LDS church leaders today still stand by the priesthood ban on blacks, asserting that it was part of the Lord’s plan, although they now admit that no one knows why it existed. Honestly, I can accept that answer. Why did the Lord allow His chosen people (the Israelites) to endure slavery for 400 years? Why was it the Lord’s plan that His only Son should be mocked and scourged and crucified? Why were Christ’s apostles tortured and martyred? The Lord has always allowed his people to endure trials and suffering and difficult things they didn’t understand, but it’s always to fulfill His greater plan for us. The Lord’s ways and timing may seem unfair to us now, but I believe it’s only because we can’t see or know His plan in entirety. I also believe this counsel given by LDS apostle Joseph Wirthlin:

        “The Lord compensates the faithful for every loss. That which is taken away from those who love the Lord will be added unto them in His own way. While it may not come at the time we desire, the faithful will know that every tear today will eventually be returned a hundredfold with tears of rejoicing and gratitude.”

        I didn’t grow up in a patriarchal household. All of the women in my family are incredibly intelligent and self-sufficient and independent. I have a graduate degree. I am equally yolked with my spouse. My only gripe with Kate Kelly and her movement is that she has caused (whether advertently or inadvertently) people to view the LDS women that don’t agree with her as either oppressed or as brain-washed puppets. I just want people to know that that’s not the case.


      2. Honestly, your answers/thoughts are the best I’ve heard so far on this issue, and has given me a lot to think about.

        “What spiritual gifts do you feel women are being denied? I don’t know of any spiritual gifts a man has access to that a woman doesn’t.” — If priesthood is “the literal authority from God to act in His name,” that seems to me to be a particularly special spiritual gift. Why would God give only that gift to men and not women? This probably goes deeper than this conversation, but I don’t literally believe God is a man – again, I think that calling God a man reflects the prejudices of the people who wrote the Bible, not the eternal truth of what really is. I see God as someone/thing to whom we can all relate to, someone who represents all of us — or, in another way, we represent all of It. I pray to God as Father only because that is the way I was taught, and my cultural reference has always been to God as man. Jesus may very well have been a man, but I don’t think God put spiritual significance on that choice — again, God may have done that in order to be able to speak to God’s people who already had gender prejudices.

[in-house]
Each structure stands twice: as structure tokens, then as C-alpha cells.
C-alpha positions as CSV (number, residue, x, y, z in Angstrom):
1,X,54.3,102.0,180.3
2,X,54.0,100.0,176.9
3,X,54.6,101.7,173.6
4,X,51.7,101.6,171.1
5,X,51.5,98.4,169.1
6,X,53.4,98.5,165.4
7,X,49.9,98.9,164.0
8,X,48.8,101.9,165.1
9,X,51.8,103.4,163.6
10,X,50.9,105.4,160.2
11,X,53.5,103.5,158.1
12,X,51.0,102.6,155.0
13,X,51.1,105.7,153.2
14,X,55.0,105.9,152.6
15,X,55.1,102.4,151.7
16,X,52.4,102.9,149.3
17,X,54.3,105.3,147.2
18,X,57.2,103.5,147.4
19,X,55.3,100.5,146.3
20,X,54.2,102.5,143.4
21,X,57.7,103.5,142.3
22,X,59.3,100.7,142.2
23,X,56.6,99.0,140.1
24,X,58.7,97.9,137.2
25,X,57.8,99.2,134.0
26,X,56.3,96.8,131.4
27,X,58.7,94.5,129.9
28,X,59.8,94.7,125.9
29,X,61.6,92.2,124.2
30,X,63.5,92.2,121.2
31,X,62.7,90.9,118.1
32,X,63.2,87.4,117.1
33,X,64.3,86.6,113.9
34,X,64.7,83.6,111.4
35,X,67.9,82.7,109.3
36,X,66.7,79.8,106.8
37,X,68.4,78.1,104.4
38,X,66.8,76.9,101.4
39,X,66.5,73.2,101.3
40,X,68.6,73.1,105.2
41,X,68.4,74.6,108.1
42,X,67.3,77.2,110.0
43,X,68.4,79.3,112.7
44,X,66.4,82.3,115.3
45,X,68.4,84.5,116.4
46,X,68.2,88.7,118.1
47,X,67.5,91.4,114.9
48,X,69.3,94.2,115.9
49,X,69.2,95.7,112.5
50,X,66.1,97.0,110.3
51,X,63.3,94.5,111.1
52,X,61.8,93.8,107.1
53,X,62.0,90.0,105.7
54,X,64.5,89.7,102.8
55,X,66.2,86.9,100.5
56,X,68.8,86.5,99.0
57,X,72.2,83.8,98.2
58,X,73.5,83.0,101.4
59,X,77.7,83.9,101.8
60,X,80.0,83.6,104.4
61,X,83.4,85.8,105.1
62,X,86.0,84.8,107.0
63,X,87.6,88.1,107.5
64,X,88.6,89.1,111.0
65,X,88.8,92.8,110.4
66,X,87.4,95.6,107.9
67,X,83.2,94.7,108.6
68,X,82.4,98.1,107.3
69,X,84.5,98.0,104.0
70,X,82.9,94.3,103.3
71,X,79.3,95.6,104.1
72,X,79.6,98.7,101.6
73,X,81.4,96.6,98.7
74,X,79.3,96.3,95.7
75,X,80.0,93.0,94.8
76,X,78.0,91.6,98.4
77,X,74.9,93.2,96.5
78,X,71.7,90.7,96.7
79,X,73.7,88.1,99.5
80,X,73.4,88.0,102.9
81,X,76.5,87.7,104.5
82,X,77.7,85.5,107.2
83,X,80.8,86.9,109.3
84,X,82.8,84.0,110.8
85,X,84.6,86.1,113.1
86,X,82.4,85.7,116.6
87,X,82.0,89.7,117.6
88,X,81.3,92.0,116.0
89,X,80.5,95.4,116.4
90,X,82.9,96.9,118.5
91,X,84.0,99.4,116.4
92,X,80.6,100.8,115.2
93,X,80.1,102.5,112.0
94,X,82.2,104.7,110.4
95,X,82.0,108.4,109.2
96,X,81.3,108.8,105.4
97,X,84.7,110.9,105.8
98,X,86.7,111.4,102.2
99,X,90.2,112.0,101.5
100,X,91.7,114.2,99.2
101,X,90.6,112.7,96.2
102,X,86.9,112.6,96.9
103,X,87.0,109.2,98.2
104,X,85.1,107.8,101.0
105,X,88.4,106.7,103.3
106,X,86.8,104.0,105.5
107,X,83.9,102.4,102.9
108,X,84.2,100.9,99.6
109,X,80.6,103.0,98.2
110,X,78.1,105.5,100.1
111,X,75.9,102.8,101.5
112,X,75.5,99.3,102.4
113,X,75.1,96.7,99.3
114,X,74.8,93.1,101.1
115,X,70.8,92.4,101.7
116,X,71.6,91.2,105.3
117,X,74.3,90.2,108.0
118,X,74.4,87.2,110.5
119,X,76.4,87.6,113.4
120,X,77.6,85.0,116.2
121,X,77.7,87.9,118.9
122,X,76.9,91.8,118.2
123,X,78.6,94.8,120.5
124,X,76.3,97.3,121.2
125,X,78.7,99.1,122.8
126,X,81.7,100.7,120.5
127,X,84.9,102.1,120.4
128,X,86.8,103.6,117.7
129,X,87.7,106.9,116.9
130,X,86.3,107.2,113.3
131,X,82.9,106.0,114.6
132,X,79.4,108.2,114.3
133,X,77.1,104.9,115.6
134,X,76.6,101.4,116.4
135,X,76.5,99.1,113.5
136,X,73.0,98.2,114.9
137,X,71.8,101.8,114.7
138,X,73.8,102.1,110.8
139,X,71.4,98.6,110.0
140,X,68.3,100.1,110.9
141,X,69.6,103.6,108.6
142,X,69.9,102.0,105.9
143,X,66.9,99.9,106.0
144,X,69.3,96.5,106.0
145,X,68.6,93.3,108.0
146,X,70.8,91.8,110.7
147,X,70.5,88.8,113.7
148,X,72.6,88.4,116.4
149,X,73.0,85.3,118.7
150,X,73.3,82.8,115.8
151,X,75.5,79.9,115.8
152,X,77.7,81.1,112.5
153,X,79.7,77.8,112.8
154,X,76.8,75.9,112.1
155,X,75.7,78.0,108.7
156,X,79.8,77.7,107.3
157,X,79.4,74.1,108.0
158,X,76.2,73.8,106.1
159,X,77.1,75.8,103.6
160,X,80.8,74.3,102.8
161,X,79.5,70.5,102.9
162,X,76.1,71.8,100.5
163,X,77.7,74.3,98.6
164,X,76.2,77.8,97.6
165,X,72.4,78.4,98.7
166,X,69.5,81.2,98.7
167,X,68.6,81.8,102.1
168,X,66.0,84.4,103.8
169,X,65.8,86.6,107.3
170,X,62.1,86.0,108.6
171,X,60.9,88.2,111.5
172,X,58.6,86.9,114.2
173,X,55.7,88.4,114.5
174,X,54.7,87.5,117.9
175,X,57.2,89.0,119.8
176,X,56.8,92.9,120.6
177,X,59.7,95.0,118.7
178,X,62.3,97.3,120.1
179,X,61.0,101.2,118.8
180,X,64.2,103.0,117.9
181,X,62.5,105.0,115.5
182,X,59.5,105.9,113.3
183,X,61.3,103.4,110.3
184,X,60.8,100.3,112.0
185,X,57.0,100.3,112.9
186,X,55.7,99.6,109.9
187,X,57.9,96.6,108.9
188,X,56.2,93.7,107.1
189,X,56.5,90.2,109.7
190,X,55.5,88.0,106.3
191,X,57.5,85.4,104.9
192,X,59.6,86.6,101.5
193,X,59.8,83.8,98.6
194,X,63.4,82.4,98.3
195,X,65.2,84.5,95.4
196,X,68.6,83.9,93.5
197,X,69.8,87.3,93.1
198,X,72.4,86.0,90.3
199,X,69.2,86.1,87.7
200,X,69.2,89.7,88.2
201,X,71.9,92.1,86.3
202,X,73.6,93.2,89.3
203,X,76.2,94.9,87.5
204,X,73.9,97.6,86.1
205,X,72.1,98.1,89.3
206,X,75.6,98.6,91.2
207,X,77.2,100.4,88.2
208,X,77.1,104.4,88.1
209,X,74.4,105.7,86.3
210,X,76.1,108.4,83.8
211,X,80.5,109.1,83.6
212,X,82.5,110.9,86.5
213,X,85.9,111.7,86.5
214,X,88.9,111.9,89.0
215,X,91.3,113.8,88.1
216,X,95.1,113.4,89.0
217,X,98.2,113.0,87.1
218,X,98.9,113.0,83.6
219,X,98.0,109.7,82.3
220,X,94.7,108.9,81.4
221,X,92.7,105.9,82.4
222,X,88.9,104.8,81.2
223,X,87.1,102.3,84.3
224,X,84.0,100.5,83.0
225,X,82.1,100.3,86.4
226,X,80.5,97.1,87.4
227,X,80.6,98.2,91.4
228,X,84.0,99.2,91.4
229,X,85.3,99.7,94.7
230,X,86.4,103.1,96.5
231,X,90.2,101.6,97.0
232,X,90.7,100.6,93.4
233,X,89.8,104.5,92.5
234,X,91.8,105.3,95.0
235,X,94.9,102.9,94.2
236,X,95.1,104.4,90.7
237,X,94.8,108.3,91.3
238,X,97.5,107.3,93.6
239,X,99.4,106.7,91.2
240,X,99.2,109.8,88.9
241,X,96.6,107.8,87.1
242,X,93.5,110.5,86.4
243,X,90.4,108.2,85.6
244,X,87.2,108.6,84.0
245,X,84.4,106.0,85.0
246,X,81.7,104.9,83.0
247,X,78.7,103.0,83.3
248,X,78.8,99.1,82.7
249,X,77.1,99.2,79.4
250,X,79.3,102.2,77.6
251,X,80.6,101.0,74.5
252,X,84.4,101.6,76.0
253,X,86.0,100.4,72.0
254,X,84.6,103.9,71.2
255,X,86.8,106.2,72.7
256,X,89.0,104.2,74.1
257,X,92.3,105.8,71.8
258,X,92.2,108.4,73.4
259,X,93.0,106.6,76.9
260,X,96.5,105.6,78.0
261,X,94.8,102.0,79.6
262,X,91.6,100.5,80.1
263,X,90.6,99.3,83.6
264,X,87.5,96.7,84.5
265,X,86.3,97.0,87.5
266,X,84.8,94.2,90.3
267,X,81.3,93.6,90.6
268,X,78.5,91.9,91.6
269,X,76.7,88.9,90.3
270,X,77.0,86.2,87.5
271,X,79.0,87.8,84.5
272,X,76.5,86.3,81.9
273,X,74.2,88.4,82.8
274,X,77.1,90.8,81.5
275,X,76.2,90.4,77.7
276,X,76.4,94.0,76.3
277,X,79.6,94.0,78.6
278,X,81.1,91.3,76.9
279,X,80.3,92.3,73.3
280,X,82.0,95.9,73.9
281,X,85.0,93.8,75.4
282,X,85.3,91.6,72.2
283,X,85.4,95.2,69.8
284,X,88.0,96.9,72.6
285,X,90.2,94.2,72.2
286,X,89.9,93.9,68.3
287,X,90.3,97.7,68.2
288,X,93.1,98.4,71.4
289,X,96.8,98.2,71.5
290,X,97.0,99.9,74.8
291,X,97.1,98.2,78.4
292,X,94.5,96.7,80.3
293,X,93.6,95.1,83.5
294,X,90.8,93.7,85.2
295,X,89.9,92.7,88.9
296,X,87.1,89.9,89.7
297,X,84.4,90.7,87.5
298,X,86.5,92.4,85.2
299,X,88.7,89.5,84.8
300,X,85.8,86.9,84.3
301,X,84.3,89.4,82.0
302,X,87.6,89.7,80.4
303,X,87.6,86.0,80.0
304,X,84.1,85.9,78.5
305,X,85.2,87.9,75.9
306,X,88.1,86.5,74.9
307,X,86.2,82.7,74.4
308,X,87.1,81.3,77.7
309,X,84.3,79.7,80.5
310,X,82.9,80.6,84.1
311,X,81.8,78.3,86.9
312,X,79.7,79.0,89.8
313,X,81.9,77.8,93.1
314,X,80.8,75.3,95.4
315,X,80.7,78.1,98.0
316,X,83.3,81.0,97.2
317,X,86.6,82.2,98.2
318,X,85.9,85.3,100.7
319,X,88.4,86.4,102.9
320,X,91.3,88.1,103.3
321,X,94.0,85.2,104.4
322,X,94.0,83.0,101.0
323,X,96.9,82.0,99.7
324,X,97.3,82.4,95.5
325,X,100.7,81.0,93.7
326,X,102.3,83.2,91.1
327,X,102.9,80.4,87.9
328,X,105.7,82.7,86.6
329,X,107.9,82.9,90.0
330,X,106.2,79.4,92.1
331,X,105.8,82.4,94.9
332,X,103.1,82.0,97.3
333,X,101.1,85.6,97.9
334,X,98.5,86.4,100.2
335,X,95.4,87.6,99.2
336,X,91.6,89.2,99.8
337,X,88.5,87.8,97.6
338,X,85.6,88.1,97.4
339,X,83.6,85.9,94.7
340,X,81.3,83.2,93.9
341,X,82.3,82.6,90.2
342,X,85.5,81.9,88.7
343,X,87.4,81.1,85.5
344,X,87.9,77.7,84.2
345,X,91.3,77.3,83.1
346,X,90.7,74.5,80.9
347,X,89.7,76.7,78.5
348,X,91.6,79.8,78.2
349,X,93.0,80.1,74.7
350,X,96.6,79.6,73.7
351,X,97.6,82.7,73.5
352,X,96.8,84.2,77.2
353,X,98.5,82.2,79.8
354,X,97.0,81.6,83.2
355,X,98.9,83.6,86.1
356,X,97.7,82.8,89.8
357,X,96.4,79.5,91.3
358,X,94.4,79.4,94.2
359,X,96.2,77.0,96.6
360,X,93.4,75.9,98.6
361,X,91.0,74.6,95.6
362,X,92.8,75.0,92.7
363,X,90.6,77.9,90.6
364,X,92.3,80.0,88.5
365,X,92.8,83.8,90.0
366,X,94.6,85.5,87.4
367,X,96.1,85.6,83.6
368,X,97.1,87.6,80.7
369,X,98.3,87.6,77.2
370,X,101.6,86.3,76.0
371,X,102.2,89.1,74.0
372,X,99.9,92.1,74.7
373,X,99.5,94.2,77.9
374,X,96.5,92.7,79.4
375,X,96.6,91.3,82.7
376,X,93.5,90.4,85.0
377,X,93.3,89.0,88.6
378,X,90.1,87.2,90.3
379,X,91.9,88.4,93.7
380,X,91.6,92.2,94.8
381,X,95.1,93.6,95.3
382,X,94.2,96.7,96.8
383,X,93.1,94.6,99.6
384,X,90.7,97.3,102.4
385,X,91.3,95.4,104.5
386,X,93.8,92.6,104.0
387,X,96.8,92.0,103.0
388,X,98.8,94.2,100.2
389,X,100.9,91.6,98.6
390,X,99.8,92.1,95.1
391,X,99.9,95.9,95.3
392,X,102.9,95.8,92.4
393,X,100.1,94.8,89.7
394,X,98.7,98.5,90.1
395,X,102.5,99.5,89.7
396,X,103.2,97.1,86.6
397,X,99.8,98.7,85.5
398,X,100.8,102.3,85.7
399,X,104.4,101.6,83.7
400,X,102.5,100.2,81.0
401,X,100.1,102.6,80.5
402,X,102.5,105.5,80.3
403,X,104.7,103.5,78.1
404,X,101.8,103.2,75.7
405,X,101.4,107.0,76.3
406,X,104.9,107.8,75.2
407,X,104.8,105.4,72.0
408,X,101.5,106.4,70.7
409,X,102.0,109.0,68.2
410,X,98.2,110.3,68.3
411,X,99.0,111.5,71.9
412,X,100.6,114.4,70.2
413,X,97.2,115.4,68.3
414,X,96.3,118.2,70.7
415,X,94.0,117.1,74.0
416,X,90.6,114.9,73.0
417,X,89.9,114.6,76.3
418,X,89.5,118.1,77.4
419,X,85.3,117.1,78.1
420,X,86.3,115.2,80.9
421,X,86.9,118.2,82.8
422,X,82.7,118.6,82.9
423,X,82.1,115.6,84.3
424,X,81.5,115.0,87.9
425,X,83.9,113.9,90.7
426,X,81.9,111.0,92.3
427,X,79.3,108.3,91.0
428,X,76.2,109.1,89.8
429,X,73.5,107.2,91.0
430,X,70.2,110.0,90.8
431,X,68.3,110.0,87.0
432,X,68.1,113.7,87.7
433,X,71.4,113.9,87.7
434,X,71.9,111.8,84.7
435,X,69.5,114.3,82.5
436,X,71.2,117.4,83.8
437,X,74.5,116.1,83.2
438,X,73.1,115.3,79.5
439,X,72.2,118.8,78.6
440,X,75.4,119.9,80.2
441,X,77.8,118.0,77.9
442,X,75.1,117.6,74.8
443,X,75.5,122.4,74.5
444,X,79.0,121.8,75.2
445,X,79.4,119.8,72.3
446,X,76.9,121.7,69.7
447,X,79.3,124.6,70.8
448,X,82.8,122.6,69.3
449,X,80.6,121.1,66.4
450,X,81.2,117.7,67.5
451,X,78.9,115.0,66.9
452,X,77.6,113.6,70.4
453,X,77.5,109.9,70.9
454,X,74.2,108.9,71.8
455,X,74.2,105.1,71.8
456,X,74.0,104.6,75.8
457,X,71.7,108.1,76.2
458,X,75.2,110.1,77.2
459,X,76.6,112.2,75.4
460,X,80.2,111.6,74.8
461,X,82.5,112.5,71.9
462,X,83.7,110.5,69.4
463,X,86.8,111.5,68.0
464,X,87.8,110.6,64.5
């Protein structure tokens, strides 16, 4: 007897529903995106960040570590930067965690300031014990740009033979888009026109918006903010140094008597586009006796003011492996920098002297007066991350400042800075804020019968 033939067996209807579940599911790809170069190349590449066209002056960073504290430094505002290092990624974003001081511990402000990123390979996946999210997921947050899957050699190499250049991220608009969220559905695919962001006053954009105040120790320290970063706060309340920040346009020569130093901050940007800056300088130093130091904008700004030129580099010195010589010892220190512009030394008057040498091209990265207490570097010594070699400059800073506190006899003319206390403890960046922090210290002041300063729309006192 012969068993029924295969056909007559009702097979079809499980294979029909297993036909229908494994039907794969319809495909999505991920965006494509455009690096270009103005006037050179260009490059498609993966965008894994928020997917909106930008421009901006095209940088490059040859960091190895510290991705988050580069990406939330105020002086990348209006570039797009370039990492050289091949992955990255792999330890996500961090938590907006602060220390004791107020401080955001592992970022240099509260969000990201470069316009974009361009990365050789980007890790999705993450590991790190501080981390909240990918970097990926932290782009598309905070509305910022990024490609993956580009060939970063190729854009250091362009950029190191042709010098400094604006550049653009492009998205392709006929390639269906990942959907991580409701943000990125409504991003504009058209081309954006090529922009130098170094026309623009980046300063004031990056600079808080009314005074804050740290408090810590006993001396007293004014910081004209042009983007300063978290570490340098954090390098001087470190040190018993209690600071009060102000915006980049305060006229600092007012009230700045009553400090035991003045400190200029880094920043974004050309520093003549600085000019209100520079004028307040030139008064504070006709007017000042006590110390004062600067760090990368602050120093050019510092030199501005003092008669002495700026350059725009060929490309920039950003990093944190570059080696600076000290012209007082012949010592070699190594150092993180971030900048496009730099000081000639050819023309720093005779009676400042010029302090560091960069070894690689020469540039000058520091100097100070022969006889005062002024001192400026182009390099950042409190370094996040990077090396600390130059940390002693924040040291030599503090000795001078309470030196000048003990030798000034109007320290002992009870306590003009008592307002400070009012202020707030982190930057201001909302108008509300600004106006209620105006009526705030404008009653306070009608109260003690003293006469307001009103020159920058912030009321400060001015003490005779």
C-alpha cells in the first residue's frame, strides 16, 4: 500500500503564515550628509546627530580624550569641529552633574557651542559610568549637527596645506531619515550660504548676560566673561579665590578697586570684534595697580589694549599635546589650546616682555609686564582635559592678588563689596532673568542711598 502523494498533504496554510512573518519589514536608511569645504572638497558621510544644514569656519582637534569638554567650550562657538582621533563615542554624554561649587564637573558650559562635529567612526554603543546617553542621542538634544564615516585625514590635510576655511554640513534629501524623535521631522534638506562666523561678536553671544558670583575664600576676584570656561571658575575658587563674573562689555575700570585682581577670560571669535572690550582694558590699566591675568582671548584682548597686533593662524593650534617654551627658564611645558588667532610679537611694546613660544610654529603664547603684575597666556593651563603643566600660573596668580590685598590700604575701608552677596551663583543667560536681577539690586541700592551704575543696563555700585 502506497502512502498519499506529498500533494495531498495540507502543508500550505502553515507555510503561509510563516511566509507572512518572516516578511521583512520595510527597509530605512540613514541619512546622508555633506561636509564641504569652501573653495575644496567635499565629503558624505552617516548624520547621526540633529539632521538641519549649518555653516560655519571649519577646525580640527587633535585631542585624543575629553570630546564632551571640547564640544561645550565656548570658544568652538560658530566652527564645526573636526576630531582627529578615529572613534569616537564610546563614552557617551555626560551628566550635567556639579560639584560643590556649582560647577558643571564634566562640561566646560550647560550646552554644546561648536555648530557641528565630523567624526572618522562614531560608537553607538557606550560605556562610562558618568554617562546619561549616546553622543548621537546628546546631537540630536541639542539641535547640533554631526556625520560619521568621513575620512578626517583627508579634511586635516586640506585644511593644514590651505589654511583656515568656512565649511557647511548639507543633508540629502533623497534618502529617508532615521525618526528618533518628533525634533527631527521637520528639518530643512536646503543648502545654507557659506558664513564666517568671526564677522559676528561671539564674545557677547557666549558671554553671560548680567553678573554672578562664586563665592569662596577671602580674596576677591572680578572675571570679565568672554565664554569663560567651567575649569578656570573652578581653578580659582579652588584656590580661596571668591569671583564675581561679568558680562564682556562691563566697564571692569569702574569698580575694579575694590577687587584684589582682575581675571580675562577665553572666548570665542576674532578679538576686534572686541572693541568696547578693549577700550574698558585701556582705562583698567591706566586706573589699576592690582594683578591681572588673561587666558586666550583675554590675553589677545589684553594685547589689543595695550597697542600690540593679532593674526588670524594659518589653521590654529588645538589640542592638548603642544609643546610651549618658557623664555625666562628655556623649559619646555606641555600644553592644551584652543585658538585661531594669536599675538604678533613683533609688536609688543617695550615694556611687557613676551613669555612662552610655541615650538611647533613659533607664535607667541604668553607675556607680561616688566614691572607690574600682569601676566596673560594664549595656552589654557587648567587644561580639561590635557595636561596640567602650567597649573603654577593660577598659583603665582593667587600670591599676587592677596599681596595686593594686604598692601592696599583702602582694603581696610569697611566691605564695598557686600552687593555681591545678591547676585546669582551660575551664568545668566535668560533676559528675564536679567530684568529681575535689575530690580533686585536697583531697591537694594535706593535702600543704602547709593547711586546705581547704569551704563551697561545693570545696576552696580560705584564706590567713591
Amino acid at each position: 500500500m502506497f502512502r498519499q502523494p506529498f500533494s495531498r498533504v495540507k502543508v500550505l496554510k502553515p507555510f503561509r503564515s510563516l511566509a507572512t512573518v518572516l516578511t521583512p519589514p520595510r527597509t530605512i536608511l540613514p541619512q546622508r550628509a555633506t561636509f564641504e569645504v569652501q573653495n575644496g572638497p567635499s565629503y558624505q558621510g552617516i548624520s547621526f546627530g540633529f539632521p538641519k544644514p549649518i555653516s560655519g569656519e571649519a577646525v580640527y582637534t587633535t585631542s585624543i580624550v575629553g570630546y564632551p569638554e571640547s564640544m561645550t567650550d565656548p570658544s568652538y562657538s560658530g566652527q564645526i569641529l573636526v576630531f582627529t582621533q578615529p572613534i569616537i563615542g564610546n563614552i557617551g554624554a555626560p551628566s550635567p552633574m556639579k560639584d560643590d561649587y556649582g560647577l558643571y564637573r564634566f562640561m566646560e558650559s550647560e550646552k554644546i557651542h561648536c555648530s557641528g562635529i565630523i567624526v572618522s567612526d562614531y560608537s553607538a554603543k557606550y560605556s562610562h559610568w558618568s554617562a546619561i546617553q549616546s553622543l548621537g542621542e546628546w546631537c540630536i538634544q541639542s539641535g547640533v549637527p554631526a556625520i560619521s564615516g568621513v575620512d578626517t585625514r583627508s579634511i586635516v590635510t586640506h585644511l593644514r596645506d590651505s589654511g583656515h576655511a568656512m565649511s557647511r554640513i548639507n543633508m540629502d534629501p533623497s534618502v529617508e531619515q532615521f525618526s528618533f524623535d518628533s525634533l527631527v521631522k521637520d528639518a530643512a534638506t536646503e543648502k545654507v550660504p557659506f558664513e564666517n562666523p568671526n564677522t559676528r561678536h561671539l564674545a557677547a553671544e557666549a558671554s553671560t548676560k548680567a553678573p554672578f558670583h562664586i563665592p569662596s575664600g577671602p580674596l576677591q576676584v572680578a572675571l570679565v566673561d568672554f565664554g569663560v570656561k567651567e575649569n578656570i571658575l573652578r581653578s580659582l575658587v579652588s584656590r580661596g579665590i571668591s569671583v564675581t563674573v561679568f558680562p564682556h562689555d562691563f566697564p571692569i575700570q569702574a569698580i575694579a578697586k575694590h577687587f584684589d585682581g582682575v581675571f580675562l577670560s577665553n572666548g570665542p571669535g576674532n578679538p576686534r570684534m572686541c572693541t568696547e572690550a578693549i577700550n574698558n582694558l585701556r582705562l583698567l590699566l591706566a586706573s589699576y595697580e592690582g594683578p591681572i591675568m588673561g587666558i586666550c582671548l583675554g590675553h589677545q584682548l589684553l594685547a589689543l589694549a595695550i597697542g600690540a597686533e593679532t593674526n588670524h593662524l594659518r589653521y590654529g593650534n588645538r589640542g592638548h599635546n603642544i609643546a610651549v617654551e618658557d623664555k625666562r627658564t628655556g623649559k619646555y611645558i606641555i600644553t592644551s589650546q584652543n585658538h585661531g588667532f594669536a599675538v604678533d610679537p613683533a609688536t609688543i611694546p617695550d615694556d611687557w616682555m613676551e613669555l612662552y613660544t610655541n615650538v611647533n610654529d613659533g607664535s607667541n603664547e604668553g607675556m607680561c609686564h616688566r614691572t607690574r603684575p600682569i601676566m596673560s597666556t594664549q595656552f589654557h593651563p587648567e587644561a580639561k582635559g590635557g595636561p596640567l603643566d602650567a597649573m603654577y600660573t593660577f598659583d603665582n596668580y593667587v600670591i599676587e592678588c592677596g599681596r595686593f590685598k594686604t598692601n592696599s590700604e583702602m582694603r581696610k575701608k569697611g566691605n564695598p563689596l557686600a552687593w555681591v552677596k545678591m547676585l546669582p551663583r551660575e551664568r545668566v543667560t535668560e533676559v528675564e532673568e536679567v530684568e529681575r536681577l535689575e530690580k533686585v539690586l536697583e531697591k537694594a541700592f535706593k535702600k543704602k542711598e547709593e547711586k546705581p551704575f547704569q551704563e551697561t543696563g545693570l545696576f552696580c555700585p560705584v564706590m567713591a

I don’t know what I think about God giving only women the ability to bear children. I think biological distinctions (i.e., “sex”) are, however, different from societal distinctions, (i.e., “gender”). Only women can bear children because only women have the “parts” to do so, and yes, that was intended by God. What is the biological basis for only men being Priesthood holders? What is biological about the ability to “perform ordinances such as bestowing the gift of the Holy Ghost and giving blessings to the sick by the laying on of hands.”

        I believe in prophecy, and also believe “that we can know what God wants because He communicates with those whom He calls.” But the Jewish Bible, which serves as our Old Testament, identifies seven female prophets, seven women through whom God spoke. It could be that the Christian Bible, once again, fails to write about more female prophets after Jesus because of the gender prejudices of the time (although some translations call Anna a prophetess). And God communicates with all of us. A fundamental truth about Christianity is that we are all called to have a personal relationship with God, that we believe that He dwells inside of us. That we can discern God’s voice for ourselves through deep contemplation and prayer.